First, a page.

In the United States, most people who see Louis Theroux would likely look right past him—a lanky brown-haired brown-eyed guy donning a beard, glasses, and a warm smile. But after our interview at a NYC restaurant concluded, a quiet British couple sitting next to us jumped out of their seats to take a selfie, later gushing to me about their unbridled excitement having actually seen Louis Theroux. He may be a documentary filmmaker, but in England, he's practically a rock star.
For Theroux's new film, My Scientology Movie—the latest in a career that's found him profiling Nazis, the Westboro Baptist Church, porn stars, and late British TV personality Jimmy Savile—he had to take a different approach, knowing he wouldn't be able to use his typical strategy while covering the elusive, journalist-hating Church of Scientology. He had to be creative. So he told the story of the church's controversial leader David Miscavige by having actors recreate some of the more disturbing anecdotes offered by ex-Scientologists. Along with footage of being stalked by Scientologists, Theroux is able to give his audience a glimpse into the life of church members without infiltrating their lives outright.
VICE: What made you decide to film this movie in such a unique way?
Louis Theroux: That was one of my inspirations. When I realized I wouldn't be able to do my normal thing, we had to rethink and strategize. One of the most fascinating things about Scientologists is the way they attack people they perceive as enemies. If you're trying to depict yourself as a normal or ethical group, you've got to realize that turning up to film any reporters trying to cover you looks really odd. So I figured we could rely on the idea that they'd be filming us—but beyond that, we needed something else to wrap the film around. Then, the idea of reenactments came up—a film within a film. When I saw The Act of Killing, it made me realize how reenactments could work as emanations from the contributors themselves. They weren't my reenactments—they were the reenactments of the ex-Scientologists, and they needed to drive them.
The film not only comments on Scientology's relationship with Hollywood but on filmmaking in general. It reveals the raw side of making a documentary, from talking openly about filming b-roll to Marty Rathbun constantly complaining about repetitive questions.
One of the scenes I like is when we do the drill [the iconic Scientology "tech" practices]. Marty seems to enjoy the whole process of taking charge of this flock of young actors and imparting the bits of Scientology practice that he still regards as valuable. He thinks that he's really doing something that will be psychologically useful for them.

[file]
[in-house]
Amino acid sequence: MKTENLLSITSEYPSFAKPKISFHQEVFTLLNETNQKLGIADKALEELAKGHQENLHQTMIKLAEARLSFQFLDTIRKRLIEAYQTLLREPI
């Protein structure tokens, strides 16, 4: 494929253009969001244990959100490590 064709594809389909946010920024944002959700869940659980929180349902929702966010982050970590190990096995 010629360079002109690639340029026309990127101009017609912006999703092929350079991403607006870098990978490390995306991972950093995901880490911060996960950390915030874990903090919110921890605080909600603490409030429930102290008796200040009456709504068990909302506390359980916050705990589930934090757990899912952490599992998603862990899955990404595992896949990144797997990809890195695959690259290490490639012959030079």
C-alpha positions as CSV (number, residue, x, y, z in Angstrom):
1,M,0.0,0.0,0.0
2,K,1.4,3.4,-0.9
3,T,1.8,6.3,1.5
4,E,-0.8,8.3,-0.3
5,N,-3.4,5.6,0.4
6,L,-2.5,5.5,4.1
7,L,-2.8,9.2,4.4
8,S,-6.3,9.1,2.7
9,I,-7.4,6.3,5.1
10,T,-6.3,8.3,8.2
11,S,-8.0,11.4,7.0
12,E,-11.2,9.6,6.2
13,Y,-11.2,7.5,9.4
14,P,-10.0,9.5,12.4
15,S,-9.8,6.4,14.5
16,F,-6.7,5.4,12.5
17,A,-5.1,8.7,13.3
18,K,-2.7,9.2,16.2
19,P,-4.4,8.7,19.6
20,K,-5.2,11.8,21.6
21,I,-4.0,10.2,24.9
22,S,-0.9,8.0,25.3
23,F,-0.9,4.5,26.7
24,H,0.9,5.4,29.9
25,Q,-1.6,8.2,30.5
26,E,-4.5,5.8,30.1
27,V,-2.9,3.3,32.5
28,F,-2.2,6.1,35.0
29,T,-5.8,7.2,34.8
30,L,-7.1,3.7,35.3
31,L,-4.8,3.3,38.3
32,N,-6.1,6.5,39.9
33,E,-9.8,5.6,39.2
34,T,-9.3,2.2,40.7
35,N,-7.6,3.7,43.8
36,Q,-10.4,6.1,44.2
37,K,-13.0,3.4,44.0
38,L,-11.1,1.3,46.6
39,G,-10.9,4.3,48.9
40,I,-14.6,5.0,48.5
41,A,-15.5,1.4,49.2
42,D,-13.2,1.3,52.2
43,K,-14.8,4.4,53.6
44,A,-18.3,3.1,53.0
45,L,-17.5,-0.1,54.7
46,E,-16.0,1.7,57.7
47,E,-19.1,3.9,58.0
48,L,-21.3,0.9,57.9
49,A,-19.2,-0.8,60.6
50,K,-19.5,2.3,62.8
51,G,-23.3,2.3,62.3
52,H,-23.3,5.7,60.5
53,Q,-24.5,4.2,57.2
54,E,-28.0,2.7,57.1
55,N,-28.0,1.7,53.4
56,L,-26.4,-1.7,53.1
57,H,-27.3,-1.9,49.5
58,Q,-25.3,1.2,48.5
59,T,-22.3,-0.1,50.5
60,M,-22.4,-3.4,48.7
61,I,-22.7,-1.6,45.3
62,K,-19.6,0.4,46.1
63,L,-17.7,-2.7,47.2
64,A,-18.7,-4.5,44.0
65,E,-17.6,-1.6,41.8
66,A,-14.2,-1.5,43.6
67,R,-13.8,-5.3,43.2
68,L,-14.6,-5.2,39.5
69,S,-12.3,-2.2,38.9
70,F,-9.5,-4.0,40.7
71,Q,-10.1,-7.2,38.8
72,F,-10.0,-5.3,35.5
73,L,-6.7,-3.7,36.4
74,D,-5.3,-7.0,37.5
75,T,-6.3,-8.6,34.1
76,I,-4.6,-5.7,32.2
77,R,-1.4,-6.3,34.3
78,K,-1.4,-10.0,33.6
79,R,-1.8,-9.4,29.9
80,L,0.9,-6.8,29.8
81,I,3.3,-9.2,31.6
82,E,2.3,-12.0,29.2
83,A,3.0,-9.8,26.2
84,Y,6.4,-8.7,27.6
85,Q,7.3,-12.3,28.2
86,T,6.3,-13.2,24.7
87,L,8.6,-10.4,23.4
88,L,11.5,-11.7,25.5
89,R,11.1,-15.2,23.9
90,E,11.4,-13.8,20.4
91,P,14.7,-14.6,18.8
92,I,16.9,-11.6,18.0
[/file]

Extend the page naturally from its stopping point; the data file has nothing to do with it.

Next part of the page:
In the end, when I say, "Can we applaud L. Ron Hubbard?"—because in my head, we're doing a slight reenactment—he stalks off. You get that feeling—which is some of my favorite material in documentaries in general—that the wheels have come off. Someone says, "Fuck you," the set wobbles, and the mic drops down. You hear them on the mic: "I'm fucking done with this shit. Go join the cult of Louis Theroux if you want to." There's an electricity to that kind of material, where it's slightly going awry. When [Rathbun] is like, "Your questions are fucking insipid and repetitive. Ask me a real question," he's basically saying, "You're a bullshit journalist, and I'm sick of you." That crackles with the quality of real life.
After filming this movie, you made a BBC documentary revisiting your relationship with Jimmy Savile. What inspired that decision?
I made this documentary [profiling Savile] in 2000, which, at the time, was highly watched and well regarded. I felt like I did a good job. I stayed in touch with him and continued to check in with him occasionally. Then, after he died, to find out he'd been a serial sex offender of such a prolific sort for so long was a huge realization. It was very upsetting. Almost as soon as I heard about what he'd been doing secretly, I began thinking, How do I deal with this both personally and in a professional way? Do I owe it to myself, and also to his victims, to attempt to figure out how I was unable to see it?
On a personal level, do you think it was difficult to make?
Yes. I would say so. I was having to look into the worst kind of acts—child sexual abuse. You're grappling with material that's upsetting, but also the guilty party was someone I knew and had some affection for. It's one thing to keep that at arm's length—I've done documentaries about pedophiles before a couple of times—but it's so different when it's someone you know.
Are there any subjects that you want to take on next?
Loads. I think R. Kelly would be a fascinating documentary. I'm a fan. I think he's a brilliant musician, singer, songwriter. I find his whole style and sense of humor very appealing. Obviously he's had his share of ups and downs… I don't know if he'd ever agree, though.
You do a lot of work in America. Why do you choose the United States specifically?
I think there's so much going on here. There's this interesting dynamic between the two countries, where British people slightly look down on and then slightly look up to America, as having more money and more glamor, but maybe, in their view, being less sophisticated. There's a shared language; there's enough shared culture to create rapport and even be a slightly exotic friend that's visiting from overseas. But there's enough difference to make these really interesting—it's the world's only superpower at this point. It's a cradle of freedom and opportunity, but in other ways, also nearly ravished by crime and dysfunction and filled with extremes. It makes for good stories.
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